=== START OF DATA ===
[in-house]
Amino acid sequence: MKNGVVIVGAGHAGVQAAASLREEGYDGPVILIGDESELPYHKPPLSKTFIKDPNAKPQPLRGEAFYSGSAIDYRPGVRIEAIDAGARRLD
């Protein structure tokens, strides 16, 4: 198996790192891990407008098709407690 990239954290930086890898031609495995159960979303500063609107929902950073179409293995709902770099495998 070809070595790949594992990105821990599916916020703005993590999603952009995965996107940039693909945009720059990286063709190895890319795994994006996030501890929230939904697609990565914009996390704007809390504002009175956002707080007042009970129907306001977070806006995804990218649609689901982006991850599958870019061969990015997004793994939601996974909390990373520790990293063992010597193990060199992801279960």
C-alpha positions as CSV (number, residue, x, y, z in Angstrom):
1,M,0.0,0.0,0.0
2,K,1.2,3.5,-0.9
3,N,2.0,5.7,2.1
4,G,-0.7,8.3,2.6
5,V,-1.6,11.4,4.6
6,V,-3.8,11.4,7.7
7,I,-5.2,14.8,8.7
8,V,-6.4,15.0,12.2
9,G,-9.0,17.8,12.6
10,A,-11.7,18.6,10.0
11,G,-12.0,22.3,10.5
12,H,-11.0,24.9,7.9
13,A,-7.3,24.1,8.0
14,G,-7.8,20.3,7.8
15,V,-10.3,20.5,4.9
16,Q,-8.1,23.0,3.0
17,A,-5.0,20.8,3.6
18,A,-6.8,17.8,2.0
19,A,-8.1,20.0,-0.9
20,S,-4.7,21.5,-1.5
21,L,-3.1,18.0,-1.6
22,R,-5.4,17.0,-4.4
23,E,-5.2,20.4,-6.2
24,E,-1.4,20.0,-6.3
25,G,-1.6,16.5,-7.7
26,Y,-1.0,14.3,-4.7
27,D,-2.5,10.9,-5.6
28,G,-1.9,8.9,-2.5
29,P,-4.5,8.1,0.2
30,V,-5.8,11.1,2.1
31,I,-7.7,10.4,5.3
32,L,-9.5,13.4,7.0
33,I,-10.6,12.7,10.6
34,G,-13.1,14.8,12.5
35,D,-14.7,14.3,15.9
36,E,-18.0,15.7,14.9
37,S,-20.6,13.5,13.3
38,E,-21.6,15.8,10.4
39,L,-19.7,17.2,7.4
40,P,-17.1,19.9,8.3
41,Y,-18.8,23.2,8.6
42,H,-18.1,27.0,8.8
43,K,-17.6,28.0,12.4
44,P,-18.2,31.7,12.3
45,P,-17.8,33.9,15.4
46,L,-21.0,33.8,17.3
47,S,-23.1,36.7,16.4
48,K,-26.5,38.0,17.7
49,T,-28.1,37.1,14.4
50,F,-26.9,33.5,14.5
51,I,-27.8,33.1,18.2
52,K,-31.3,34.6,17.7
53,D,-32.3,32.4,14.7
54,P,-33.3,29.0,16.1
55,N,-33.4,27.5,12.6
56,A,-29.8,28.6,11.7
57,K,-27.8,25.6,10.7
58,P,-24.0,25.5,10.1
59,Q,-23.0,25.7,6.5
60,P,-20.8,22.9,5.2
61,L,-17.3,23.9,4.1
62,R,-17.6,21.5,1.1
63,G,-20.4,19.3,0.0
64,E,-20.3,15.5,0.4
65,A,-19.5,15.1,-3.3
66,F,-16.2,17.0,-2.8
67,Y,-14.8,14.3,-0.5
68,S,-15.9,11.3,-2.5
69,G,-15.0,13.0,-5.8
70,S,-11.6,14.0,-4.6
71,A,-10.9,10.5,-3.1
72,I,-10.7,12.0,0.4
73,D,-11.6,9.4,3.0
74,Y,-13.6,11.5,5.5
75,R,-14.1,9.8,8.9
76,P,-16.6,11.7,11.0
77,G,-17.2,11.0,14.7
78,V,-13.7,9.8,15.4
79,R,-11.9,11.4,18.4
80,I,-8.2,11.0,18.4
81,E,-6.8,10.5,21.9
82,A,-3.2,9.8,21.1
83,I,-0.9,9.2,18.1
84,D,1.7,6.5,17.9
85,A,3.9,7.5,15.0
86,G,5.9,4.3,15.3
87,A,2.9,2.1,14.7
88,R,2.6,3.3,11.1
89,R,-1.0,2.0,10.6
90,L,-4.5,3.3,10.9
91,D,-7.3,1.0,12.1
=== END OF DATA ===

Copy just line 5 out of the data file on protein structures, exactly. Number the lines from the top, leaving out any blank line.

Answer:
1,M,0.0,0.0,0.0